Friday, July 16, 2021

Sizes of Infinity

 

I am floored. Here is a new mathematical result that sounds pretty important. I'm surprised I hadn't heard of it sooner. It was published online in April.
 
This Quanta article explains it pretty well. But if the article doesn't make sense to you, I can explain more. This is the field I had planned to go into when I was thinking I'd get a PhD. I loved my two logic courses at Eastern Michigan University.  But the one I took at UCSD was not fun. I think because it was too far above me, and I couldn't stay grounded.
 
The one problem with the article is that it made it sound like the big question was resolved. But it's not. I thought it was saying that the continuum hypothesis is false. The continuum hypothesis is about sizes of infinity. The smallest infinity is what you get when you count out all the infinite whole numbers (or all the fractions), and it is called the countable infinity. The continuum hypothesis says that the next size up is what you'd get "counting" the real numbers (like the number line). But there may be a size in between. 
 
I hope there is a way to get a meaningful example of that in-between size of infinity. (The are bigger and bigger infinities, but the two things grounded in numbers we know well, integers and real numbers, are the most interesting to me.)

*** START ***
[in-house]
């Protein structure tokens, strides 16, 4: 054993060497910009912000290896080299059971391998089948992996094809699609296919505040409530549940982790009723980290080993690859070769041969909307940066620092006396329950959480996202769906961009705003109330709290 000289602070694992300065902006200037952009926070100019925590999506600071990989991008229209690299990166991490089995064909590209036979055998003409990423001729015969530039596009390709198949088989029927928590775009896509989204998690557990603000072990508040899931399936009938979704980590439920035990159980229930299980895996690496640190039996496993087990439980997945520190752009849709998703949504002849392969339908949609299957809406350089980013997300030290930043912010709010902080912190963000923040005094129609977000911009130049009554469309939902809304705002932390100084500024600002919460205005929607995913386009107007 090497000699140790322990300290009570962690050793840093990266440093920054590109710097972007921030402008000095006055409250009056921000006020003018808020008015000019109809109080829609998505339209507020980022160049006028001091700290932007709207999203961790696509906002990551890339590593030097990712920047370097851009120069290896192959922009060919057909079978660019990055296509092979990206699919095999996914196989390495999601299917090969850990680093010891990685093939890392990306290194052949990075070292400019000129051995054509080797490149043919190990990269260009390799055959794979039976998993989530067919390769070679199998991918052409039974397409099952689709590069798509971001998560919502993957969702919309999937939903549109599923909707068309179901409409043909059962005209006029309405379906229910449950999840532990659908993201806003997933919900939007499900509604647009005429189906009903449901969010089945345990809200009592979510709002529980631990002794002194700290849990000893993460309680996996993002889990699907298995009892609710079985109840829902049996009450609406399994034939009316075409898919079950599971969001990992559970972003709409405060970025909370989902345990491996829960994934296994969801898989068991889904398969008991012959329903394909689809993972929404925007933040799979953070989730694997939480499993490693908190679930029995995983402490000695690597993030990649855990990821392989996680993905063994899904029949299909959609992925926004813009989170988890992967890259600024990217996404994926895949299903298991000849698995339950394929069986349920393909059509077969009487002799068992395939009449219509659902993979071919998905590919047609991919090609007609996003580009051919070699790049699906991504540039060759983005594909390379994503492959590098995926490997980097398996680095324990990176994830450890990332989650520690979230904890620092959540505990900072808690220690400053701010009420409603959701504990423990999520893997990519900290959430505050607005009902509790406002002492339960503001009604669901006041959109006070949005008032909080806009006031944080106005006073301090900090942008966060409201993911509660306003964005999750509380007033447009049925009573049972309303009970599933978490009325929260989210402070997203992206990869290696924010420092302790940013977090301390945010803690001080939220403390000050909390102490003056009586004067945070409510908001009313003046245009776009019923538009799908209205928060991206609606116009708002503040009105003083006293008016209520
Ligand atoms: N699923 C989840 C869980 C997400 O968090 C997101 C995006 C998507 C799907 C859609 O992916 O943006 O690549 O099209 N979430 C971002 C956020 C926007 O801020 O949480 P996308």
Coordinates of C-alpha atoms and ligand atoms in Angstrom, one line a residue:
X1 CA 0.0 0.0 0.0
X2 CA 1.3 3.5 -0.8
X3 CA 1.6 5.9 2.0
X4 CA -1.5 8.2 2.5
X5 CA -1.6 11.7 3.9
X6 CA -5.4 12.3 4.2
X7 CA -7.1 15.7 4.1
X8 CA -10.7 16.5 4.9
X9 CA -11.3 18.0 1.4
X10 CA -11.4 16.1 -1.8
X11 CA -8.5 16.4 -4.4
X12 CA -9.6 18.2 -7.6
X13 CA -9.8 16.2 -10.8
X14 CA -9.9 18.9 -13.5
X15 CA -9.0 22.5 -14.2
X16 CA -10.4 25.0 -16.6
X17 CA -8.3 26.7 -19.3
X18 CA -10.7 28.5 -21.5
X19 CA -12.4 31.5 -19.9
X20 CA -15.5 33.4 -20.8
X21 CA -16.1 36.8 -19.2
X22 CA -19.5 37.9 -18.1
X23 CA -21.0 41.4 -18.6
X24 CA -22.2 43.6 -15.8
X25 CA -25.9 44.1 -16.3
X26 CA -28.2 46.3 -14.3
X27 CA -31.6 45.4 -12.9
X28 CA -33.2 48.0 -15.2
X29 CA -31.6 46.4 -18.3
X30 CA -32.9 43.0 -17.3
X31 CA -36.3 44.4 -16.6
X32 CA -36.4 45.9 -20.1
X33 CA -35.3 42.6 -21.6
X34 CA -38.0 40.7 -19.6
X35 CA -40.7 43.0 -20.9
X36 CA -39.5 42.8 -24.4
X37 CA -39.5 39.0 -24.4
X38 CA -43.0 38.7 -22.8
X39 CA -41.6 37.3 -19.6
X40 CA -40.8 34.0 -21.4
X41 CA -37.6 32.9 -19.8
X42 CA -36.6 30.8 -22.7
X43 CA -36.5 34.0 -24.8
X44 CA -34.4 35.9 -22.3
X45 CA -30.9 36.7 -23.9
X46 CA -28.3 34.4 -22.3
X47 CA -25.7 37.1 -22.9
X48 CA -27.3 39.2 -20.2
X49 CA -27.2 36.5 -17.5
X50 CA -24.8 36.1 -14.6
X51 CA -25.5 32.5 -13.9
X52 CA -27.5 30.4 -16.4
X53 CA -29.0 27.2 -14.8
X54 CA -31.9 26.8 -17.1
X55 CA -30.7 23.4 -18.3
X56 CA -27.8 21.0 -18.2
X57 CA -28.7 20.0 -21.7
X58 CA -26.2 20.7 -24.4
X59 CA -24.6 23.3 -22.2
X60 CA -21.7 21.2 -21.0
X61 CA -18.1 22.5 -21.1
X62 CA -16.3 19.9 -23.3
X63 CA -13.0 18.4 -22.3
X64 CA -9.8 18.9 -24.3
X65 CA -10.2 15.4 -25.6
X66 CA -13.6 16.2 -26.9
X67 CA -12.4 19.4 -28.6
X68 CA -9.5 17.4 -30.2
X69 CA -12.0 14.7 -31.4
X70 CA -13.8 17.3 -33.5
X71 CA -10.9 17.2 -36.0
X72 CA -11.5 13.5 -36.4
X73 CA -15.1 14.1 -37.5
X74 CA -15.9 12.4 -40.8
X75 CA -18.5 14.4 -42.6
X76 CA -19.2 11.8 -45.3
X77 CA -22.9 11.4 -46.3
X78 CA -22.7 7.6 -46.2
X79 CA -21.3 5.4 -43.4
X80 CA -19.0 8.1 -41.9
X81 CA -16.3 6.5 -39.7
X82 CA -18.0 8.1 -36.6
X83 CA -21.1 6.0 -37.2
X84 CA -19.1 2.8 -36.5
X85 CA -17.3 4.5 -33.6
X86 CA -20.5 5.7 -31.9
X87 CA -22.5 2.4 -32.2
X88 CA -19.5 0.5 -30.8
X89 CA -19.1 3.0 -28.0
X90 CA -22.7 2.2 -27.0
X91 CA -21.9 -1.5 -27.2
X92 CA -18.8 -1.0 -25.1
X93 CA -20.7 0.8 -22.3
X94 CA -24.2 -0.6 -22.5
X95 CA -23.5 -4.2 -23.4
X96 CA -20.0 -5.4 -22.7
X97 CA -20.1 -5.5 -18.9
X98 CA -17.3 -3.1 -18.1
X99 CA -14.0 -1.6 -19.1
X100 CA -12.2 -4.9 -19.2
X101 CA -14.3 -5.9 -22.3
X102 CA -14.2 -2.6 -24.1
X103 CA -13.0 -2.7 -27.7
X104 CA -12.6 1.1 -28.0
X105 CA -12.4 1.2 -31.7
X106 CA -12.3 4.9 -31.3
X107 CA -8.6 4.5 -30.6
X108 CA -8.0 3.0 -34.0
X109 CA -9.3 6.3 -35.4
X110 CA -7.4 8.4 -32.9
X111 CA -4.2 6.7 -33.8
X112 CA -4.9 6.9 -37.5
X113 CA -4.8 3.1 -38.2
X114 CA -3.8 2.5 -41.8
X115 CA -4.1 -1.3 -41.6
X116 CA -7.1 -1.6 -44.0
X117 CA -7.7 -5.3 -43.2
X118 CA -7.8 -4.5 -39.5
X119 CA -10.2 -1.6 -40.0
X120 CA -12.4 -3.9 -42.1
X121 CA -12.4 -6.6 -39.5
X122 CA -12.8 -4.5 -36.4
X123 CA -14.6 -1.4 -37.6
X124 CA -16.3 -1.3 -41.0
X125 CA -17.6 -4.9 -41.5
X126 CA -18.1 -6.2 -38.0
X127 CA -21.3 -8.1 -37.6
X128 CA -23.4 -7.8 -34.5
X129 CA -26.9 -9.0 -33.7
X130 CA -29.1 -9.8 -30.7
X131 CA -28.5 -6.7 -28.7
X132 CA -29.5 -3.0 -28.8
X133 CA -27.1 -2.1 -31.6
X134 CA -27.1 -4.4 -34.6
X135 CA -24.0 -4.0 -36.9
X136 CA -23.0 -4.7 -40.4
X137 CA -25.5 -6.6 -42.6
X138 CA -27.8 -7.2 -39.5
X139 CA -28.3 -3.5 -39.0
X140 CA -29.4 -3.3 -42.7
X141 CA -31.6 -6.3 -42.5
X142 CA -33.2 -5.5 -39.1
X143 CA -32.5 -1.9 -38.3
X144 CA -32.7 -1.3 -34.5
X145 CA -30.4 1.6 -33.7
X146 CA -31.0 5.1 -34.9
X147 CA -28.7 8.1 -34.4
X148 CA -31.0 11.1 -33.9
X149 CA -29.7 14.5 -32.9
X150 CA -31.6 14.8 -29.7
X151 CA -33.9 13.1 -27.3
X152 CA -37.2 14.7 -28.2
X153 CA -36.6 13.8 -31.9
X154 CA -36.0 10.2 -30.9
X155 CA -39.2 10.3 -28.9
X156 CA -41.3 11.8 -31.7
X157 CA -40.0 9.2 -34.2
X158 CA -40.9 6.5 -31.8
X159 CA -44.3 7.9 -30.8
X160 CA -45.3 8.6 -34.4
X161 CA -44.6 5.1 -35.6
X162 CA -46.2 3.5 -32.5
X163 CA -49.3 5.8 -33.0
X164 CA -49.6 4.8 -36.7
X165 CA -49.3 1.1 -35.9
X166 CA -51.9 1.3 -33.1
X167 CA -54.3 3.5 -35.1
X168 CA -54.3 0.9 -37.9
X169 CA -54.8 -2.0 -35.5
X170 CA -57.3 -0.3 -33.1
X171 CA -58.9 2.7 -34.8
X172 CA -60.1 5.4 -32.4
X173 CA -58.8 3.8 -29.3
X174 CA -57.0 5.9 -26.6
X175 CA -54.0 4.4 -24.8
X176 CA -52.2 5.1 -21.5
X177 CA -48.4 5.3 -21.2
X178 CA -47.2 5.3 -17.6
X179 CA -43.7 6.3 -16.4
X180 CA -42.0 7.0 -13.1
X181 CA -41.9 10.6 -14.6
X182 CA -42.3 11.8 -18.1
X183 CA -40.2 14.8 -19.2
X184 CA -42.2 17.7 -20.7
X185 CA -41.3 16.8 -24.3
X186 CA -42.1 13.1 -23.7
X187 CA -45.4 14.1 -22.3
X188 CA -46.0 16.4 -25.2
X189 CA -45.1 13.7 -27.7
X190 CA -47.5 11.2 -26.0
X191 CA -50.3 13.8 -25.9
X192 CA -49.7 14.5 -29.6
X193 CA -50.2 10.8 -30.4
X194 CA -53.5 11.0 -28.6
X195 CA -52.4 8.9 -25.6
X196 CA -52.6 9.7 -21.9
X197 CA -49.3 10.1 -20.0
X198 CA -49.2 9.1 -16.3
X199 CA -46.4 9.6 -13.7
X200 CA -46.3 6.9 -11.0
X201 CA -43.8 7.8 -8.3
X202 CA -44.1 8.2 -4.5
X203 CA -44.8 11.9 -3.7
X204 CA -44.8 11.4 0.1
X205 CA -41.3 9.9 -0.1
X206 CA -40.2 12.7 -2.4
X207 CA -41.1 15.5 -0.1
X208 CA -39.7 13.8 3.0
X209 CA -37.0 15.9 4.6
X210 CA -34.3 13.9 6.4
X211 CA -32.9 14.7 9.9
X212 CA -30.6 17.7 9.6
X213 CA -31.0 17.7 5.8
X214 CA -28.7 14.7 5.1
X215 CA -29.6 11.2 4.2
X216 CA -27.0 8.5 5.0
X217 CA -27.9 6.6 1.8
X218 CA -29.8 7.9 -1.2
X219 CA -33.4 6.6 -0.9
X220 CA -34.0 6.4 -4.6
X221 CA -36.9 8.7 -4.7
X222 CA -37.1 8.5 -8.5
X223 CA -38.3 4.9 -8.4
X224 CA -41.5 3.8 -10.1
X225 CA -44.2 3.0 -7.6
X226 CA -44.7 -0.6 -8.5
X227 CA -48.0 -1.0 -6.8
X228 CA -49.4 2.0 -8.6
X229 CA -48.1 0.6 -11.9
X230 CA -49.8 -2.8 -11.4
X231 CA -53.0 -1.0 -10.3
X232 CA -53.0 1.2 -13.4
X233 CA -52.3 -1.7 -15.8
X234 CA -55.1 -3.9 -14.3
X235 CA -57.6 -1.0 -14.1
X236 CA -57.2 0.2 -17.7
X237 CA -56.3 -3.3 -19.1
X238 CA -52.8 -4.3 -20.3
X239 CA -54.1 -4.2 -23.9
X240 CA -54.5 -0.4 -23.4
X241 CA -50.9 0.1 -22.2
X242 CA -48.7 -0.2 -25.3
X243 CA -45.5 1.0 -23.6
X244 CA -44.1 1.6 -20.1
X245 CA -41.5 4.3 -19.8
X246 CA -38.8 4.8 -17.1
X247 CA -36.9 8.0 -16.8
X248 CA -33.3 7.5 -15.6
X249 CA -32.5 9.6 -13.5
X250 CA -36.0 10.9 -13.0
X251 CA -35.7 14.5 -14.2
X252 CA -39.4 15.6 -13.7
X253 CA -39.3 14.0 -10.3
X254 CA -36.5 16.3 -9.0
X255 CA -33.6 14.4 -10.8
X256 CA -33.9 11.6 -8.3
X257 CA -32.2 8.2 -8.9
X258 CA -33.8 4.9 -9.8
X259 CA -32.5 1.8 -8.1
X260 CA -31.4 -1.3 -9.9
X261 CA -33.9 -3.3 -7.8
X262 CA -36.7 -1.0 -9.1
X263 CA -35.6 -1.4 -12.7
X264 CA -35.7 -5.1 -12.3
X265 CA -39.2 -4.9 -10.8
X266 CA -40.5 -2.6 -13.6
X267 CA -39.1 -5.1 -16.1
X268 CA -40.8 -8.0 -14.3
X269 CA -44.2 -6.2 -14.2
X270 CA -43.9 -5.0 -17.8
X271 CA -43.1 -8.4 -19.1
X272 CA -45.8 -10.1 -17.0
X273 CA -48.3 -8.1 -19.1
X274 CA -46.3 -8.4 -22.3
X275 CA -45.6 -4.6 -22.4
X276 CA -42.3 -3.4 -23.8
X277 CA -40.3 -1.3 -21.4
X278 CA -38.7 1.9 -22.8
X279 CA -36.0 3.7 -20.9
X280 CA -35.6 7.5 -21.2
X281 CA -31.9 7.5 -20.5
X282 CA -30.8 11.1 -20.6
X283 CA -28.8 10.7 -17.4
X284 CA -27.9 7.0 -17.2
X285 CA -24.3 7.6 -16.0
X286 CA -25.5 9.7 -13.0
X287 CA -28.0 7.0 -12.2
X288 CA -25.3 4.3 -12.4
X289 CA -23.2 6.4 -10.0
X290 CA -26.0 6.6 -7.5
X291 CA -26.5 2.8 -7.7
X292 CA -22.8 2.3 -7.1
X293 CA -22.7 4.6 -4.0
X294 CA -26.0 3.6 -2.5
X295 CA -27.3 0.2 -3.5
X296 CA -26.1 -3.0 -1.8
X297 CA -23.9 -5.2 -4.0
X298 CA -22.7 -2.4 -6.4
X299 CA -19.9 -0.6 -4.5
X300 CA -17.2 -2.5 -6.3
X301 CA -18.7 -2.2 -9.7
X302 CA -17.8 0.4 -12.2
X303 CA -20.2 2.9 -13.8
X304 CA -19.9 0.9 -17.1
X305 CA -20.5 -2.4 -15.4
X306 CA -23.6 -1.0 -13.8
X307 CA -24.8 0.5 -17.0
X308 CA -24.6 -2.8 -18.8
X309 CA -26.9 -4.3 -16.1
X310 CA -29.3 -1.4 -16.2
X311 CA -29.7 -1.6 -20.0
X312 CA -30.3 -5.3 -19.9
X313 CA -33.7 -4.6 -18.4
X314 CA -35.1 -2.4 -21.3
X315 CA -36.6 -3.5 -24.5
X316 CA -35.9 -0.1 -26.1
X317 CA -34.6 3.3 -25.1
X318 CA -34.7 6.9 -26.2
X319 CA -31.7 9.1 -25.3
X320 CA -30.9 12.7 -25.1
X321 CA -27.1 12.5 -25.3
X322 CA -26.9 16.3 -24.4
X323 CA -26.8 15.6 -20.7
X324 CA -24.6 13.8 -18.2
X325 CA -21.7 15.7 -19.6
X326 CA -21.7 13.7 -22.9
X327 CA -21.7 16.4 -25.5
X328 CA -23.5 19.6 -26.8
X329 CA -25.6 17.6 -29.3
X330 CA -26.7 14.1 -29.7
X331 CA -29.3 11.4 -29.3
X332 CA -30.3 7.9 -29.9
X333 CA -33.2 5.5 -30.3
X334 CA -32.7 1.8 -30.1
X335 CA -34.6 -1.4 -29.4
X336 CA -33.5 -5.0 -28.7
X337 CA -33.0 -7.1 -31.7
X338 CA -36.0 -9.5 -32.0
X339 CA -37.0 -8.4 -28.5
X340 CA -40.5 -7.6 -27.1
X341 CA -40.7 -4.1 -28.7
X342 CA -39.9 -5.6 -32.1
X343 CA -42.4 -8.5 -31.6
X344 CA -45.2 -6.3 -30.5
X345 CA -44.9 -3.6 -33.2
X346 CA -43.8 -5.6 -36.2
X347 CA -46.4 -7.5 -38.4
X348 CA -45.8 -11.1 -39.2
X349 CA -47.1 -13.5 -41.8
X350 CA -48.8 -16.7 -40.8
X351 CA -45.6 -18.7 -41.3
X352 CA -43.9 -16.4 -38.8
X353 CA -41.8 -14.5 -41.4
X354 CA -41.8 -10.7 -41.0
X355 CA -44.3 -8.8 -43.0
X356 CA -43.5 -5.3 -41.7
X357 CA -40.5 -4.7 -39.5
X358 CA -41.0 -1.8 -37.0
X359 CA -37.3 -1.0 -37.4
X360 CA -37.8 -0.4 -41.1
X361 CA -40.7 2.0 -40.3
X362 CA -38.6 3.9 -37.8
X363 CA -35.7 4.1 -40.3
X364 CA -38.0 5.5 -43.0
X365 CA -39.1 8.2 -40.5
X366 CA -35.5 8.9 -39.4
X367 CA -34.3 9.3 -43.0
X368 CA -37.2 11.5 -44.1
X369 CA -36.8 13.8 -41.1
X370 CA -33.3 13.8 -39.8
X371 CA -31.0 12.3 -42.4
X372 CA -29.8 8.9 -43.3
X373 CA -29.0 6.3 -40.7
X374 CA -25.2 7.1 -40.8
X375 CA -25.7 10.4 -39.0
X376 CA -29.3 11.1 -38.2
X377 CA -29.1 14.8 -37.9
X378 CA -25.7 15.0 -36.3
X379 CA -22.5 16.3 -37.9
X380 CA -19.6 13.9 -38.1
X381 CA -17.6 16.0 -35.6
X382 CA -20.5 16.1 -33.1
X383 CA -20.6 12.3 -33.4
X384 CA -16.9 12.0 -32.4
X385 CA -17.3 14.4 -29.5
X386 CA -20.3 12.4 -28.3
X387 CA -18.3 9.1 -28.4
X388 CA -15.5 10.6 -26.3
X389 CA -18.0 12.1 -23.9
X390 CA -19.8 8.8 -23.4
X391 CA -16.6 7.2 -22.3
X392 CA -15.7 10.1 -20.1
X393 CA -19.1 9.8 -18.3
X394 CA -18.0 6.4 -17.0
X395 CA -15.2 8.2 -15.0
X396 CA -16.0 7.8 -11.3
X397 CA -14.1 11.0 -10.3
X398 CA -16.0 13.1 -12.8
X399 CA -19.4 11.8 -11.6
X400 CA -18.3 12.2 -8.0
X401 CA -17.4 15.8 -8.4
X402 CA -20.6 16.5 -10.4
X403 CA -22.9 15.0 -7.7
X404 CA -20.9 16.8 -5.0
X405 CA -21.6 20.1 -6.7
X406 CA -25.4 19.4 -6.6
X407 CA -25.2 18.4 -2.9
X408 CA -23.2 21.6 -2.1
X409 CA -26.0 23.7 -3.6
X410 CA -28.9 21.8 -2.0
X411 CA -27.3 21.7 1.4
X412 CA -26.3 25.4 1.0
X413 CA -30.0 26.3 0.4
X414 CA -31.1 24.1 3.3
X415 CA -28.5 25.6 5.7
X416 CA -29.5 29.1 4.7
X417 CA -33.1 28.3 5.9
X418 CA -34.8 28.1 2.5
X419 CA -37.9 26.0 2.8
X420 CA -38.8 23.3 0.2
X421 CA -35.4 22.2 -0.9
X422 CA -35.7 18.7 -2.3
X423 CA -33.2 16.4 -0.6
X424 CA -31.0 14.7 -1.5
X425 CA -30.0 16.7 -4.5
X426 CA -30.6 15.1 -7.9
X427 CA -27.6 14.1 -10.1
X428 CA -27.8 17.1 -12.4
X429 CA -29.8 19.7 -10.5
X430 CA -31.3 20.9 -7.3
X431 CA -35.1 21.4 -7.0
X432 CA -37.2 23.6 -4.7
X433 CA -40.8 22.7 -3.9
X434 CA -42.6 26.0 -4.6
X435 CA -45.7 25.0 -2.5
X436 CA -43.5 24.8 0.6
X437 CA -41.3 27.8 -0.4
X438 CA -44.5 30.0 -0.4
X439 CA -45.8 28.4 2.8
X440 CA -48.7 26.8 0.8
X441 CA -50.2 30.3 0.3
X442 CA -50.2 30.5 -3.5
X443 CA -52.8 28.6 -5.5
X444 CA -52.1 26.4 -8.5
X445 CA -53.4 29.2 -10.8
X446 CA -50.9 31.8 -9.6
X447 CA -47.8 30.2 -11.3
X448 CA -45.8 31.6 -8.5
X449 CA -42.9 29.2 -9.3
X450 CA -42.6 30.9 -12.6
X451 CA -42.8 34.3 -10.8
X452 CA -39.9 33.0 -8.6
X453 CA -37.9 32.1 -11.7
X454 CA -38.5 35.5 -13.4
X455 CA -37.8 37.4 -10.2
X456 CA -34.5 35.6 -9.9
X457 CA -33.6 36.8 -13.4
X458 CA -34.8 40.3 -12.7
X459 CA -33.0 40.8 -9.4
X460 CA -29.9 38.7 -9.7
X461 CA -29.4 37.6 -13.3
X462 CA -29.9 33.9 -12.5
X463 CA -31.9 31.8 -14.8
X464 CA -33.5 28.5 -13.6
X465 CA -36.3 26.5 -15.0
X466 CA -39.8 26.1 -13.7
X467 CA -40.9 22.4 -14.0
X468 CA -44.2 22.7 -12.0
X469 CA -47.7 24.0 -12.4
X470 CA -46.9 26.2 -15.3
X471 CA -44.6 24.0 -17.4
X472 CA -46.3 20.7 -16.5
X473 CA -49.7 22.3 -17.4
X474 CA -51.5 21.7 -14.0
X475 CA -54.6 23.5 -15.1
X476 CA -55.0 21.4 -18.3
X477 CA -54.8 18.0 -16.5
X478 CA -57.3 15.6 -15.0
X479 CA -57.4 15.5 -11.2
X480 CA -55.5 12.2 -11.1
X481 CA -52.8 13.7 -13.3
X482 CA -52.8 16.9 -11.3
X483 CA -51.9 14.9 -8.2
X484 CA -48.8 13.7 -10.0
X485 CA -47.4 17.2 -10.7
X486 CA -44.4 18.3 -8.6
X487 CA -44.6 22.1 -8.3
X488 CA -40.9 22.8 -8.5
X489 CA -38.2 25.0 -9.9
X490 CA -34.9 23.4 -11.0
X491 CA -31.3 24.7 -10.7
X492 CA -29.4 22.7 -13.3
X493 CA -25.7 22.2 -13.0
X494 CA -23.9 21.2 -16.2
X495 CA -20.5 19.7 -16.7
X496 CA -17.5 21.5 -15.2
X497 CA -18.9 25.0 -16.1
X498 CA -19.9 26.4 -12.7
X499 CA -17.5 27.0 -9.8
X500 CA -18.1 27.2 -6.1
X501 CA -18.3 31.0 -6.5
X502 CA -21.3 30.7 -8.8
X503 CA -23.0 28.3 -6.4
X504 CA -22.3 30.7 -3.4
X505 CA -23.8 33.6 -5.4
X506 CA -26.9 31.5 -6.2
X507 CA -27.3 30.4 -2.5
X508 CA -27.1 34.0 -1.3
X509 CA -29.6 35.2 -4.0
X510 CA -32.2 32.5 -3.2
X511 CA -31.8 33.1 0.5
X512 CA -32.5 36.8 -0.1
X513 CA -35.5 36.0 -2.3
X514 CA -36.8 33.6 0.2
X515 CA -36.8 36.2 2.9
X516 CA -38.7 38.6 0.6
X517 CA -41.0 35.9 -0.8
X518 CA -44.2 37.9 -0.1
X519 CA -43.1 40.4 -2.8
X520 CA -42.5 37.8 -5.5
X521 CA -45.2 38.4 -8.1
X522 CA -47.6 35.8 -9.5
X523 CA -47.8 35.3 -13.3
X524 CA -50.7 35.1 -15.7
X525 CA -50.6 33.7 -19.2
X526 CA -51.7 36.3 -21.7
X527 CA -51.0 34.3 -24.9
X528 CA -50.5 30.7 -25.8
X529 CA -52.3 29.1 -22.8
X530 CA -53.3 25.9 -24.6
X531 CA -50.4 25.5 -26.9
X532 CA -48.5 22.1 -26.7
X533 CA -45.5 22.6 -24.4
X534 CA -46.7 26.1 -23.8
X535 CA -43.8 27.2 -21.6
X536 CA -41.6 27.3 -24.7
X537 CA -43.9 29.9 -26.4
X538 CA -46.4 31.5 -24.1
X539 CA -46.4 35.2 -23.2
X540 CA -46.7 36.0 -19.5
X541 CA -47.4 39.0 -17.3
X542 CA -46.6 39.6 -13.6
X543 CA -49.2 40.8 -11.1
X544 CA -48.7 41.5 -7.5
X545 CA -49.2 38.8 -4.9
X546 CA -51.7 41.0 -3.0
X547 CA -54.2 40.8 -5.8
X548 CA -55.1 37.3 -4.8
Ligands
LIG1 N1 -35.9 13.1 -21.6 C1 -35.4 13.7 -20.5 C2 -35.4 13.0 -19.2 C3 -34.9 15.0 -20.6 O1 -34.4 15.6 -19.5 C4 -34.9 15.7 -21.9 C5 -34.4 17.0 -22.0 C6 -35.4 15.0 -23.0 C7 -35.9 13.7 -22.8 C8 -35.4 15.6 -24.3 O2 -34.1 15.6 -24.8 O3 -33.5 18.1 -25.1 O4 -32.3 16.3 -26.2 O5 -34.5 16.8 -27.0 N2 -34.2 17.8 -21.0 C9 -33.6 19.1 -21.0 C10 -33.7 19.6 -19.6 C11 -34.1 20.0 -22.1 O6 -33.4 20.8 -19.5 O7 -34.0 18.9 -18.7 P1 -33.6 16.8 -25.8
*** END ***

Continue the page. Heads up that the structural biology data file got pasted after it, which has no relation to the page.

A fun way to start thinking about infinity is a book that's accessible even to young kids. It's a five chapter picture book titled The Cat in Numberland. Sadly, it doesn't seem to be available (unless you want to pay ridiculous prices). My publisher, Natural Math, tried to help the author get it reprinted, but Cricket books (Carus publishing) wouldn't give up their rights, and won't republish. (Maybe we should look into that again...)

[The Quanta article links to the proof that was published online in April. I don't expect to understand that, but I'll try reading it. I might quit very quickly.]

Friday, June 18, 2021

More Tech: Sue Finally Learns How to do Screencasts